Volume 53, Issue 6, June 2024

Using primary care data for research: What are the issues and potential solutions?

Ron Cheah    Rachel Canaway    Christine Hallinan    Lucas de Mendonça    Jo-Anne Manski-Nankervis   
doi: 10.31128/AJGP-07-23-6887   |    Download article
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Interest in using primary care data for research is growing with increasing recognition of its potential for improving healthcare. Many issues exist, some inherent in the data and others external.
This paper explores the main issues associated with the use of primary care data for research and proposed solutions to address them.
Issues related to the use of primary care data for research are complex. Government reimbursement system administrative data have limitations as they lack clinical detail. General practice electronic medical record data are more suitable; however, challenges include variable data quality and interoperability. There are concerns from general practices and the public about data access and use. Strategies to address these issues include incorporating best-practice principles, implementing standards and data quality frameworks, creating partnerships between data custodians and ensuring robust governance systems exist. Leadership and the will of key stakeholders to reform, with governmental support in implementing required actions, must be prioritised.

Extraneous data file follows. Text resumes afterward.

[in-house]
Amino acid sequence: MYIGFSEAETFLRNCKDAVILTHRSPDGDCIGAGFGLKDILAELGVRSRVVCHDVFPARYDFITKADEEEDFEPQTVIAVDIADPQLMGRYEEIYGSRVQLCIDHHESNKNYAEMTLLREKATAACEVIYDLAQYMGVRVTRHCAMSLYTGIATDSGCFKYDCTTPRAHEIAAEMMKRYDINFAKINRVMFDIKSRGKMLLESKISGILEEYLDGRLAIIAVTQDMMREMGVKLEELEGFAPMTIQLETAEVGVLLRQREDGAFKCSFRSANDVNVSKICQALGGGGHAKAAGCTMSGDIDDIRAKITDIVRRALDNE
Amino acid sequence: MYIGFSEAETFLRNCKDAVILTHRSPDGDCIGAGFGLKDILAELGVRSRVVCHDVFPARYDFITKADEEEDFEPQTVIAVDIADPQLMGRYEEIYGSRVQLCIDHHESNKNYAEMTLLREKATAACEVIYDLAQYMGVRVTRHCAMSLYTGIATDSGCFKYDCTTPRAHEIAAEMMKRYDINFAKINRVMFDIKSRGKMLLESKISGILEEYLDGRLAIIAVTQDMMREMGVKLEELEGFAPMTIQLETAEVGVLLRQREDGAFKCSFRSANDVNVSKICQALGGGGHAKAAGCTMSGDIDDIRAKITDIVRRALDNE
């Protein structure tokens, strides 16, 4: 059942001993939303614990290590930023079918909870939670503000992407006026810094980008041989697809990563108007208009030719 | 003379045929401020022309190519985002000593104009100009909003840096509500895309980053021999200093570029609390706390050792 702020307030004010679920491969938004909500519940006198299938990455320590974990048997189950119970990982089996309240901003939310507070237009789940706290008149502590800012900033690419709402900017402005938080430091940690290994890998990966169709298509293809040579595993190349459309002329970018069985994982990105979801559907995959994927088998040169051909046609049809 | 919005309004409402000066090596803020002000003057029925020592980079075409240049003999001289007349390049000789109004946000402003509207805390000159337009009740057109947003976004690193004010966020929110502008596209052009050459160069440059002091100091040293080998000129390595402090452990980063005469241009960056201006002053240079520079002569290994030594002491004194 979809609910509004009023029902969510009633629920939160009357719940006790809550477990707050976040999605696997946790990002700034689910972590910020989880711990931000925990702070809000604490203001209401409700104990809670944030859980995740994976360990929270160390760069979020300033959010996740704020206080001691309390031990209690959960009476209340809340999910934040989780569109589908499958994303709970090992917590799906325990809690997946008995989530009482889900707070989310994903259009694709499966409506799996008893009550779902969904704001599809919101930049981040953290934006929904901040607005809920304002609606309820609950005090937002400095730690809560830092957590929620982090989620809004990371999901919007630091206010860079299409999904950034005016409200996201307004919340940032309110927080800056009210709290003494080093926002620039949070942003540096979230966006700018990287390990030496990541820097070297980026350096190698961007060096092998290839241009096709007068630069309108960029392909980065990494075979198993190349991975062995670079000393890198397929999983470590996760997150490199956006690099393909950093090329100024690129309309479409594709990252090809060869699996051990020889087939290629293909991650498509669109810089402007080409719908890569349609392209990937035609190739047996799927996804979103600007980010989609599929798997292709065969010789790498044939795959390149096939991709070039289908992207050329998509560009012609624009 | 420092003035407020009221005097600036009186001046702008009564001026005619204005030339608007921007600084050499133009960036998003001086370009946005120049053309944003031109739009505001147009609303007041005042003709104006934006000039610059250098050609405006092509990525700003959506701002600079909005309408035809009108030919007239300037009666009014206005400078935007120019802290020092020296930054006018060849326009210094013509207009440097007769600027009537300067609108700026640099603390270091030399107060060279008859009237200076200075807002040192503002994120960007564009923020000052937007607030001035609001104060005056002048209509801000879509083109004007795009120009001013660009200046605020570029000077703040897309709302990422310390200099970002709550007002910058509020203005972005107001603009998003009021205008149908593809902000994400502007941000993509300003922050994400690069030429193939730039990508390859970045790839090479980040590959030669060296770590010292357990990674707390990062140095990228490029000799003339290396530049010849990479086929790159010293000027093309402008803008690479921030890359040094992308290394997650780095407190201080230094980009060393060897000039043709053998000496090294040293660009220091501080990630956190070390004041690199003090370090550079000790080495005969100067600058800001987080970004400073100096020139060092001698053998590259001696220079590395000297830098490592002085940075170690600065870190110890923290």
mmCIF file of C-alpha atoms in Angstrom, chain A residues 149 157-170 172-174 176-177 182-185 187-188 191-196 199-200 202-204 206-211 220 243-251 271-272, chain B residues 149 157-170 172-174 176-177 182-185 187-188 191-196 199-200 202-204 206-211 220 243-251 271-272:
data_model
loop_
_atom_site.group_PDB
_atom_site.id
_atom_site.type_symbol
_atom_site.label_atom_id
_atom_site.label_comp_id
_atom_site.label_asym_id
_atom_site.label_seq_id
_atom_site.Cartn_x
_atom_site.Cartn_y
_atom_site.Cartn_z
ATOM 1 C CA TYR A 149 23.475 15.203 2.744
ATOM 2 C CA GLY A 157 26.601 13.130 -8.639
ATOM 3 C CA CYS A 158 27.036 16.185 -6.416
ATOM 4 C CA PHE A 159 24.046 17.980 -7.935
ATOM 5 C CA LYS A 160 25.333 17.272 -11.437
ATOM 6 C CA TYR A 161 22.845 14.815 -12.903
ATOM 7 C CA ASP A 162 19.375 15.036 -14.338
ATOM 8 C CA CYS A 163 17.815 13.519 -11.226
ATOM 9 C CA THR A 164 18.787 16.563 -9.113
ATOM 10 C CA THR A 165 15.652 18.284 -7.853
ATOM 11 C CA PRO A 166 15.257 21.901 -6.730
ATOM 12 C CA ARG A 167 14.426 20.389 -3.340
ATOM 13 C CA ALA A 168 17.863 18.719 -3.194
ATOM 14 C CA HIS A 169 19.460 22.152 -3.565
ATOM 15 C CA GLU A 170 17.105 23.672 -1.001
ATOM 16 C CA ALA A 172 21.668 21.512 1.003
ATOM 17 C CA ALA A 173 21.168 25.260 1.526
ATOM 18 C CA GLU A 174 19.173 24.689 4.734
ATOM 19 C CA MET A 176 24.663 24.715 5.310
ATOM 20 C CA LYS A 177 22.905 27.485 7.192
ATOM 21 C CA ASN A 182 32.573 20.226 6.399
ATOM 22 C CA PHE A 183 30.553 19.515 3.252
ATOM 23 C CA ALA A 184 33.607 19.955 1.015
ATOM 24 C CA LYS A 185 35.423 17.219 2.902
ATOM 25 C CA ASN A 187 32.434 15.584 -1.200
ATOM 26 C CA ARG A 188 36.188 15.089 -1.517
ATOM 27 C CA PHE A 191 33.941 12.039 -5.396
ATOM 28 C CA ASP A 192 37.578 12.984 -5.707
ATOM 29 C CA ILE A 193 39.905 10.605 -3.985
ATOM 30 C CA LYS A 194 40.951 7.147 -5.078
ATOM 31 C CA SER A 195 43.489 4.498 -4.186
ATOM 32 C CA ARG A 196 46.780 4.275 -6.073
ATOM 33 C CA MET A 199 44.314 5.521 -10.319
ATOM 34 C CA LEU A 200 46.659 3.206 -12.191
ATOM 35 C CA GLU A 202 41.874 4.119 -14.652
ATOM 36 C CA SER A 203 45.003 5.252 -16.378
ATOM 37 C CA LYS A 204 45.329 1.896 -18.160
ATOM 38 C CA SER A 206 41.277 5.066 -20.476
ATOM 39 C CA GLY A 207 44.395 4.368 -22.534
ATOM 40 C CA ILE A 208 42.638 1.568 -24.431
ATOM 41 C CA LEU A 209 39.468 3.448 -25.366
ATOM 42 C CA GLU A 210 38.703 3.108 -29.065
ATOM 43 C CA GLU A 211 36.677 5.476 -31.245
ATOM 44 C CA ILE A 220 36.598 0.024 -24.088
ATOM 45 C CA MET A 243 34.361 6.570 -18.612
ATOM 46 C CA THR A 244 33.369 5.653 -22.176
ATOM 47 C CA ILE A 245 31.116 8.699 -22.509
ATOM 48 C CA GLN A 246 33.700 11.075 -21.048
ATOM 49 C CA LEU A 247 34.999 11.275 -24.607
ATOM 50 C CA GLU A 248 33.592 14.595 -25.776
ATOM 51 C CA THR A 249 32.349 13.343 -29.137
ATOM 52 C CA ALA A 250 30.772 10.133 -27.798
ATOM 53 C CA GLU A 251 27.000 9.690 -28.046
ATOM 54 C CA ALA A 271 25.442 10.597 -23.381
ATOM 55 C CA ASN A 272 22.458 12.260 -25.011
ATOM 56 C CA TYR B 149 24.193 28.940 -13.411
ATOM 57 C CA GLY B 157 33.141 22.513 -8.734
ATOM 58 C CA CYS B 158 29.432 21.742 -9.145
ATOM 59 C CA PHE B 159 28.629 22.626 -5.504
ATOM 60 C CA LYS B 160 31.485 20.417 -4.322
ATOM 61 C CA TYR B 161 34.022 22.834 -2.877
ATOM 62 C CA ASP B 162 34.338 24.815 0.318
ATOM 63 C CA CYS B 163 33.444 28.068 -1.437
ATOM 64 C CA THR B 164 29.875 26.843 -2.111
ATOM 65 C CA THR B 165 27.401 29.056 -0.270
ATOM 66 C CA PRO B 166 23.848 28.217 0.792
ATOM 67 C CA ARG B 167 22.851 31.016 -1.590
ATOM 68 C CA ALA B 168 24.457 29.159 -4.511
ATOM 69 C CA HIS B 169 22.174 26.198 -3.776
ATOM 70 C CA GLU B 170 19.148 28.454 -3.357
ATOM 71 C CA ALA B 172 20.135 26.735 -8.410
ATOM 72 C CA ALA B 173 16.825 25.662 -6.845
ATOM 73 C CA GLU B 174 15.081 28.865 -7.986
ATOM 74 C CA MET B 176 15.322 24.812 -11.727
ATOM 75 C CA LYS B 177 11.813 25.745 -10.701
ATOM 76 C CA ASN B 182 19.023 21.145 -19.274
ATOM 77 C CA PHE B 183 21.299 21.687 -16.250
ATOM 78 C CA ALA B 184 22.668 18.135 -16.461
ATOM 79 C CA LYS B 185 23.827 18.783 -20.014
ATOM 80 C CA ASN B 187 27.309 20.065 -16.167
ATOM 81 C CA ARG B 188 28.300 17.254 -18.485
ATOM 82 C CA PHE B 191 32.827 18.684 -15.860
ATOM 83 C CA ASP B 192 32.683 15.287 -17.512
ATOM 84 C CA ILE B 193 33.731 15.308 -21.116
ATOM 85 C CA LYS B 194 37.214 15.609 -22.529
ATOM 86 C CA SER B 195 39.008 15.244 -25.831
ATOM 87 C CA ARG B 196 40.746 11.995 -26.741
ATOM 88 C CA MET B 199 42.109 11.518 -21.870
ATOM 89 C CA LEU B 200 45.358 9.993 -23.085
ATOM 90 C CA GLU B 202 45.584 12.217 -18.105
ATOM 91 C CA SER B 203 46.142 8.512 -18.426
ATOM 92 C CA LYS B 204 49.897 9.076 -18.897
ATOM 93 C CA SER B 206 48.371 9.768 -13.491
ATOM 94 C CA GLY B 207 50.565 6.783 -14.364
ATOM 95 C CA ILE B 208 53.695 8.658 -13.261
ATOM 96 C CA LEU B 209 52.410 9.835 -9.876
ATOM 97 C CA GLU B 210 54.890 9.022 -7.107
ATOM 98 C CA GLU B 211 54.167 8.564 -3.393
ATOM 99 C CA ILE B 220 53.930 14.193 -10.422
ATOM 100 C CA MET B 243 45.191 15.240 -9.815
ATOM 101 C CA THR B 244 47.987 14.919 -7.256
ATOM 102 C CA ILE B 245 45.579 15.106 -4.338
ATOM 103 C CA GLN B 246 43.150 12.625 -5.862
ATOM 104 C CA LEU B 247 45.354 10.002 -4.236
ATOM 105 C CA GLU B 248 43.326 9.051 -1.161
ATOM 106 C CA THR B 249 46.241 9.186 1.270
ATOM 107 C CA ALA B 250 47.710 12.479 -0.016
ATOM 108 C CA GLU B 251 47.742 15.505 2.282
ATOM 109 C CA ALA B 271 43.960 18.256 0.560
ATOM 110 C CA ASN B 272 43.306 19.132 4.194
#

This article is part of a longitudinal series on research.

Interest in secondary use of primary care data for research is growing, as evidenced by the formal establishment of government-led data collection initiatives for research (NPS MedicineWise, The Health Improvement Network, Clinical Practice Research Datalink) and the increasing number of research publications utilising these data over time. Primary care data, used for non-clinical purposes (secondary use), is typically gathered from administrative and clinical sources through data-sharing agreements with the original data holder. Administrative data includes ambulatory care service and medication dispensing reimbursement data captured from the Australian Medicare Benefits Schedule (MBS) and the Pharmaceutical Benefits Scheme (PBS). Clinical data can be obtained by government agencies, universities or other organisations directly from electronic medical record (EMR) systems embedded into clinical information systems in general practices.1 EMRs have been part of general practice in Australia for decades, with large volumes of data continuously generated and stored.2,3 In addition to clinical care, primary care data can be used for a multitude of research activities, such as longitudinal cohort, interventional and comparative studies, big data analytics for randomised controlled trials and predictive modelling.4 However, these data are currently underutilised for research in Australia compared with similar countries, despite the known positive effects,4,5 as acknowledged by Australia’s Productivity Commission.6,7


This article aims to explore issues associated with the use of primary care data for research in Australia – in particular data quality, interoperability, linkage and access – and propose solutions to address them.

Issues with primary care data